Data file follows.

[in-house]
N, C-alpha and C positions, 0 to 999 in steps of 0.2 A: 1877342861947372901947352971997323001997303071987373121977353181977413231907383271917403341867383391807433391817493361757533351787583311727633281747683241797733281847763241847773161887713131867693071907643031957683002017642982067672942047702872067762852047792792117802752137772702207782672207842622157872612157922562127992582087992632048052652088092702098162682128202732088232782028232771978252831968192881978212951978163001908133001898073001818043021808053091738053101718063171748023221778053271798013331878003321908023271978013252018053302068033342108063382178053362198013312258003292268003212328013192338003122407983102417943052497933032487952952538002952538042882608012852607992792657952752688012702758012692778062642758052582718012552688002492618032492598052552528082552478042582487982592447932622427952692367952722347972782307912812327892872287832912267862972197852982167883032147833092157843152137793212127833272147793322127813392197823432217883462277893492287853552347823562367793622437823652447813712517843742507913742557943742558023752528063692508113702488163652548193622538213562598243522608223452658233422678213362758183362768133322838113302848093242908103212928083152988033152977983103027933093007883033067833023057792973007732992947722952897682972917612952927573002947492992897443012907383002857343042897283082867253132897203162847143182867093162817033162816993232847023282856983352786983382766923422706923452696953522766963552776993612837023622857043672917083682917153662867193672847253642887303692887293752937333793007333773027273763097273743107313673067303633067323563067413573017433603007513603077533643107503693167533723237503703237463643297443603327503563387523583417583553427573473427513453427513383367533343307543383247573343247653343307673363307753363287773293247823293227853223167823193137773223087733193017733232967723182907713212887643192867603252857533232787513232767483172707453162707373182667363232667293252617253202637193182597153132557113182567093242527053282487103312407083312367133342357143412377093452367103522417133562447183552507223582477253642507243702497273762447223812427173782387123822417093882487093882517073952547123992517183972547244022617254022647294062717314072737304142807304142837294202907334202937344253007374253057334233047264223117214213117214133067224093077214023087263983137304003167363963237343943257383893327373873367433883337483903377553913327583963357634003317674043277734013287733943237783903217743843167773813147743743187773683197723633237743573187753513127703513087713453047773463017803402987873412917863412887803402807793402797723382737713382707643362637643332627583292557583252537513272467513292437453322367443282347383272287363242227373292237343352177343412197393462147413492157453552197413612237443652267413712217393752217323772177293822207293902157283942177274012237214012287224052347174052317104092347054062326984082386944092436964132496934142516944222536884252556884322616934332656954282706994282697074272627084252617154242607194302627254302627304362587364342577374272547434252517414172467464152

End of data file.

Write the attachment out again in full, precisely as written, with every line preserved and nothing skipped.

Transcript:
[in-house]
N, C-alpha and C positions, 0 to 999 in steps of 0.2 A: 1877342861947372901947352971997323001997303071987373121977353181977413231907383271917403341867383391807433391817493361757533351787583311727633281747683241797733281847763241847773161887713131867693071907643031957683002017642982067672942047702872067762852047792792117802752137772702207782672207842622157872612157922562127992582087992632048052652088092702098162682128202732088232782028232771978252831968192881978212951978163001908133001898073001818043021808053091738053101718063171748023221778053271798013331878003321908023271978013252018053302068033342108063382178053362198013312258003292268003212328013192338003122407983102417943052497933032487952952538002952538042882608012852607992792657952752688012702758012692778062642758052582718012552688002492618032492598052552528082552478042582487982592447932622427952692367952722347972782307912812327892872287832912267862972197852982167883032147833092157843152137793212127833272147793322127813392197823432217883462277893492287853552347823562367793622437823652447813712517843742507913742557943742558023752528063692508113702488163652548193622538213562598243522608223452658233422678213362758183362768133322838113302848093242908103212928083152988033152977983103027933093007883033067833023057792973007732992947722952897682972917612952927573002947492992897443012907383002857343042897283082867253132897203162847143182867093162817033162816993232847023282856983352786983382766923422706923452696953522766963552776993612837023622857043672917083682917153662867193672847253642887303692887293752937333793007333773027273763097273743107313673067303633067323563067413573017433603007513603077533643107503693167533723237503703237463643297443603327503563387523583417583553427573473427513453427513383367533343307543383247573343247653343307673363307753363287773293247823293227853223167823193137773223087733193017733232967723182907713212887643192867603252857533232787513232767483172707453162707373182667363232667293252617253202637193182597153132557113182567093242527053282487103312407083312367133342357143412377093452367103522417133562447183552507223582477253642507243702497273762447223812427173782387123822417093882487093882517073952547123992517183972547244022617254022647294062717314072737304142807304142837294202907334202937344253007374253057334233047264223117214213117214133067224093077214023087263983137304003167363963237343943257383893327373873367433883337483903377553913327583963357634003317674043277734013287733943237783903217743843167773813147743743187773683197723633237743573187753513127703513087713453047773463017803402987873412917863412887803402807793402797723382737713382707643362637643332627583292557583252537513272467513292437453322367443282347383272287363242227373292237343352177343412197393462147413492157453552197413612237443652267413712217393752217323772177293822207293902157283942177274012237214012287224052347174052317104092347054062326984082386944092436964132496934142516944222536884252556884322616934332656954282706994282697074272627084252617154242607194302627254302627304362587364342577374272547434252517414172467464152